In addition, consider the impact of listening attentively rather than speaking. Sometimes, listening well achieves more in a relationship than words. You also can begin your response by summarizing what you believe the other speaker has said before making your own point. This pattern of turn-taking enables the other person to confirm that you understood correctly and shows respect for the other person’s point of view.

Use I-messages

When interacting with a team member, use I-messages to take ownership of your thoughts and feelings. I-messages (for example, saying “I was confused” rather than “you were unclear”) clarify that the information you are presenting belongs to you, based on your feelings and perceptions. This clarity diffuses tension and criticism, enabling the recipient of the information to act on it.

Compare the following messages:

  • Your performance on the request for qualifications presentation was really poor.
  • Everyone in the group thought that you did very poorly on the presentation.
  • I was really disappointed by your presentation. I felt that you could have made a stronger point at the end.

The first two comments do not identify who owns these feelings. The first comment simply accuses the presenter of having done a poor job without providing any context for the accusation. The second statement identifies a vague “everyone” as the source of accusation. The last statement is an example of an I-message because it clearly identifies the speaker, and thus a specific individual that can be queried or confronted, as the one with the opinion ("I was really disappointed").

Use meta-messages

Meta-messages are messages that underlie the words spoken. They can affect how your message is received. Meta-messages can be communicated verbally or nonverbally. A question such as “Did you get that?” or “Does that make sense?” is a verbal meta-message. It’s a comment about the message you just sent. Similarly you can express meta-messages nonverbally. For instance, by putting your finger in front of your mouth while revealing a secret to another person, you send the nonverbal meta-message that this information is confidential.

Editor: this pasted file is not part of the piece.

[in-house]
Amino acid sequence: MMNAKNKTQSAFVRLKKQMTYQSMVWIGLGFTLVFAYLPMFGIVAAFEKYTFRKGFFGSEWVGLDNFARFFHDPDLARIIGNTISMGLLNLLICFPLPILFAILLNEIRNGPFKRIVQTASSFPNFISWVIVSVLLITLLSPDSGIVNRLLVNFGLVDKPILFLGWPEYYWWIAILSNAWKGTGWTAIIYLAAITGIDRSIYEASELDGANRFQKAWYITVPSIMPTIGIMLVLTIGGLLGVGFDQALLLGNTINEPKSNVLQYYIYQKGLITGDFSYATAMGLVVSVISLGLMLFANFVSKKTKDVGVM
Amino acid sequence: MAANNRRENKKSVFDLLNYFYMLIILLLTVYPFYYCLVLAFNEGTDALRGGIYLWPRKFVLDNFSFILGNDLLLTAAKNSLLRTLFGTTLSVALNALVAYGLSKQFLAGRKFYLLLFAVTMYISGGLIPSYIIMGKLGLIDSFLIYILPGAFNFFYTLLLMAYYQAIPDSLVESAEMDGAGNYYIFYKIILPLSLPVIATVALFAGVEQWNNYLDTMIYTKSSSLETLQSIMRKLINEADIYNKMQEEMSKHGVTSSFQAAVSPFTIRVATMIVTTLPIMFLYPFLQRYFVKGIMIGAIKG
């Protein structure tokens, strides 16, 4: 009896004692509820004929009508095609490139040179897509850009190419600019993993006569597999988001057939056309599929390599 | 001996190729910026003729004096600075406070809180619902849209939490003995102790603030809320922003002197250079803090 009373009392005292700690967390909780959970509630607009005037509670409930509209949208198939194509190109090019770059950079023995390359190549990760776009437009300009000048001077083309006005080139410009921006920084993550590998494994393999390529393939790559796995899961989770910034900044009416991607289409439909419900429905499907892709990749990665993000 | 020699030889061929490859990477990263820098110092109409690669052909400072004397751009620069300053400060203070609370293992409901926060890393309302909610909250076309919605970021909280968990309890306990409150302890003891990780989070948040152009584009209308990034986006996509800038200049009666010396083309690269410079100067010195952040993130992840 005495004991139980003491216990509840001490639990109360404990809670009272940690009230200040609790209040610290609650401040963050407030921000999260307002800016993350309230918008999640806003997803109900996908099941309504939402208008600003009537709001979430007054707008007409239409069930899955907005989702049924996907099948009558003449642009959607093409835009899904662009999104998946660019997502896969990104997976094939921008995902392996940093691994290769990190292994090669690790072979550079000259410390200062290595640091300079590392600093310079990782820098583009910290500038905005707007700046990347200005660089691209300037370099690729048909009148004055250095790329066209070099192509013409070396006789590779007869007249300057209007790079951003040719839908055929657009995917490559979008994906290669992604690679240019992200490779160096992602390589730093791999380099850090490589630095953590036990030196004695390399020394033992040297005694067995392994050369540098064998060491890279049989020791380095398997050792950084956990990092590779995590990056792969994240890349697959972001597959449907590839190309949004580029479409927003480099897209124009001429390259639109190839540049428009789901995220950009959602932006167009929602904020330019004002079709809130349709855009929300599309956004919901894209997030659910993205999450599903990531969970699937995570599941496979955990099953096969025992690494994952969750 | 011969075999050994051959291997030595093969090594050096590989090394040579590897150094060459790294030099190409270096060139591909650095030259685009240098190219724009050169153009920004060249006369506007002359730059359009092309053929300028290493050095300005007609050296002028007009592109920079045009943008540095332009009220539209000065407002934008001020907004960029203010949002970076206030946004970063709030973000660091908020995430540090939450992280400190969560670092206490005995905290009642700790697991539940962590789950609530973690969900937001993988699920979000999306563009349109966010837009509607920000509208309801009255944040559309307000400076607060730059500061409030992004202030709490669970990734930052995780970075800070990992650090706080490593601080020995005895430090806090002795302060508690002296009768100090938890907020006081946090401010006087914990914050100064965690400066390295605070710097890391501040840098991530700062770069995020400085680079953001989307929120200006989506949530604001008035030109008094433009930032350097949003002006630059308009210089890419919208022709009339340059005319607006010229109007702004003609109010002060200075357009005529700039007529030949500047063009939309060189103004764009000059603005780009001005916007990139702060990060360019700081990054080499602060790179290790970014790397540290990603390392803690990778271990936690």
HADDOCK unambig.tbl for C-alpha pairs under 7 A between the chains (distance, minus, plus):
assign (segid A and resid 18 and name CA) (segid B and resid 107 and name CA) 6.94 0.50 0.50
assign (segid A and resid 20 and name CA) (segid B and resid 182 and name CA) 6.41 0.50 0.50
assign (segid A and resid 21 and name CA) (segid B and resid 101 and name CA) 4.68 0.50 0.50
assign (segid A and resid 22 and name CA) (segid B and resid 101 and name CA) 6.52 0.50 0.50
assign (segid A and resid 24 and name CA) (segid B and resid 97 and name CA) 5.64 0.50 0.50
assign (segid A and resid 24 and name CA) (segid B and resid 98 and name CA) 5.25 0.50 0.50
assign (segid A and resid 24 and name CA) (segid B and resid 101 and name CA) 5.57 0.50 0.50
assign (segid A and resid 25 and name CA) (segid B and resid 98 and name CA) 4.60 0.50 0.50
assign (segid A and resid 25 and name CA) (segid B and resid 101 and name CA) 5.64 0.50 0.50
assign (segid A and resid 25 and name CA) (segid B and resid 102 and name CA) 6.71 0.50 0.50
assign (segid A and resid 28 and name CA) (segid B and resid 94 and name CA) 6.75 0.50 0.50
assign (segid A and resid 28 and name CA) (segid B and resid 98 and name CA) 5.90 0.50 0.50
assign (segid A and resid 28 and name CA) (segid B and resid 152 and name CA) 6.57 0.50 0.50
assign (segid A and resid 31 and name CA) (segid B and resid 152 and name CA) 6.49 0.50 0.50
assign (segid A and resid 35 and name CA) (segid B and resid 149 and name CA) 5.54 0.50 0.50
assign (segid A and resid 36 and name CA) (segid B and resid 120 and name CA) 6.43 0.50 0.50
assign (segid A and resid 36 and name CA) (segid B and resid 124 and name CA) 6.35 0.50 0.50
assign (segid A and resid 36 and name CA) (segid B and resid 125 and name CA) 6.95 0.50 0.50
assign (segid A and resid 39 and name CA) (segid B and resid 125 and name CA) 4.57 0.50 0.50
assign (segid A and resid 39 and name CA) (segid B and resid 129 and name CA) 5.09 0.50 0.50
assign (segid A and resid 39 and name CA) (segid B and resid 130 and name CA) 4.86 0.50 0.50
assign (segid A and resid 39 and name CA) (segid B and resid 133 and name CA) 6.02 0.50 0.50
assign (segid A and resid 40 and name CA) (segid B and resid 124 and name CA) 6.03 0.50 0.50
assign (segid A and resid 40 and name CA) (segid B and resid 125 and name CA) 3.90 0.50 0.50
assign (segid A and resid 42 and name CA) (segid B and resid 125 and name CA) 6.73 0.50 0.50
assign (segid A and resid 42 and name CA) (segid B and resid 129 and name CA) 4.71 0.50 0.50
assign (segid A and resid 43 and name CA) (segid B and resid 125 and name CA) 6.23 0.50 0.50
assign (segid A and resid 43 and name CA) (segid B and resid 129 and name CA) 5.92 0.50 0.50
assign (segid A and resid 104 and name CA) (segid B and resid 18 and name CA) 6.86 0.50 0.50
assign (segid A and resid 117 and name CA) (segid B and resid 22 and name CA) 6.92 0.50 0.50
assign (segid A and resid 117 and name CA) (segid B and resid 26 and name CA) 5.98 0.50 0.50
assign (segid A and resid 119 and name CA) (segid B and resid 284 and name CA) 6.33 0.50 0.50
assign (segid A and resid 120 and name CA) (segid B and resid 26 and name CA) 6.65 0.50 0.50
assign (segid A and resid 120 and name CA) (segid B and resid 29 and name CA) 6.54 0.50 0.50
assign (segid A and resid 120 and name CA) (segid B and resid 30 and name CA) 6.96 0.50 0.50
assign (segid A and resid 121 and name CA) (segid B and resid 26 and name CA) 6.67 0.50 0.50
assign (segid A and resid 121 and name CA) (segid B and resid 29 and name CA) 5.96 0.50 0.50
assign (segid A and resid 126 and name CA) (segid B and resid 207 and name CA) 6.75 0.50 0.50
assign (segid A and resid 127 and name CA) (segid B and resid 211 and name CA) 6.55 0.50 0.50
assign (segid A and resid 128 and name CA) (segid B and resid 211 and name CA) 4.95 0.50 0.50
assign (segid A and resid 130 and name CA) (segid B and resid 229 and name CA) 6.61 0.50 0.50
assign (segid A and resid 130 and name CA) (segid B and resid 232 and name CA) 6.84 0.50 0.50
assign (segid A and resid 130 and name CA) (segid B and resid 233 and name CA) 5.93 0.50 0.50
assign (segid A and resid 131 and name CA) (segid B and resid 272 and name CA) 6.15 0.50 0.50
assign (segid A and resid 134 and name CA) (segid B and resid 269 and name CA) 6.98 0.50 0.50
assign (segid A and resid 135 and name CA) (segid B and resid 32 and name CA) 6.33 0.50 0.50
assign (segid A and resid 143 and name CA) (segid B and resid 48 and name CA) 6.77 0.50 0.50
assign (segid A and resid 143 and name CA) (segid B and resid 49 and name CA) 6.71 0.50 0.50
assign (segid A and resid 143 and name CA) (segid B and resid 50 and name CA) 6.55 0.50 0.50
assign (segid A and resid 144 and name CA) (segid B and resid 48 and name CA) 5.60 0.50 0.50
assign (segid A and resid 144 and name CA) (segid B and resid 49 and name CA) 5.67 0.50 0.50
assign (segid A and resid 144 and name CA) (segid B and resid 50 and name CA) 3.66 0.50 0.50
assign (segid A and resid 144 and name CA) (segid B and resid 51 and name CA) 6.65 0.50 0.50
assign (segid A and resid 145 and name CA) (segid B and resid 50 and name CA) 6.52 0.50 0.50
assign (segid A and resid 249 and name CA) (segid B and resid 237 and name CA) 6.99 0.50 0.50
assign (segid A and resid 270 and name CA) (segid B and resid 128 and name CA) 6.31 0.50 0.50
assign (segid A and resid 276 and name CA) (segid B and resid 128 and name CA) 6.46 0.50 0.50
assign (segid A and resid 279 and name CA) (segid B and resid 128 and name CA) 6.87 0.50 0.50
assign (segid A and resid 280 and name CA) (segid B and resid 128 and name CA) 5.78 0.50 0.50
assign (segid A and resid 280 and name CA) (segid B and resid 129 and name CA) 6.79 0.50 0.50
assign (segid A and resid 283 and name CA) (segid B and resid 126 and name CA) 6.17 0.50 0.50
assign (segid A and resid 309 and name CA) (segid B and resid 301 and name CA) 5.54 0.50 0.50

You can increase your ability to meta-communicate by paraphrasing messages and communicating the feelings that go along with your message. You can also employ expressiveness to aid in understanding. By varying your voice rate, volume, and pitch, you can help listeners understand particularly important points or gauge yourself whether your audience is paying adequate attention. Remember, as well, that gestures and facial expressions are important meta-cues that can affect how your message is received. These meta-messages are also dependent on cultural context. Be careful that your signals are not misread, and that you do not misread others’ actions. For example, some Indian nationals use a side-to-side head rotation to signal agreement, the very signal that in the West suggests disapproval or disagreement.

Be positive

Aim for a positive tone in your communications, making an effort to replace negative messages with positive ones. For instance, instead of saying “Your solution is stupid,” you might consider an alternative such as “I think the option we discussed earlier would address our problem more effectively.” Try always to make your counterproposal proactive and voice suggestions as improvements, rather than replacements, for ideas.

Manage your interactions

Communication requires give and take. In a diverse team environment, success requires open communication, trust, and compromise. Interaction management refers to the strategies used to regulate the flow of communication in interpersonal interactions. As a speaker, you can regulate interactions by using appropriate cues to signal conversational turns. For instance, you may signal your willingness to pass a turn to the listener by dropping the intonation at the end of your sentence, or by keeping silent. As a listener, you can signal a turn request by using a gesture (such as raising your hand) or by opening your mouth.

Remember, oral communication is irreversible, even though it is fleeting. Once you say something, you can’t easily take it back if the listener is offended. Saying “I’m sorry” may reduce the insult, but the effects are lasting. The same is true for emotionally satisfying and pleasing remarks. So make sure you apply these principles to increase the effectiveness of your interpersonal messages.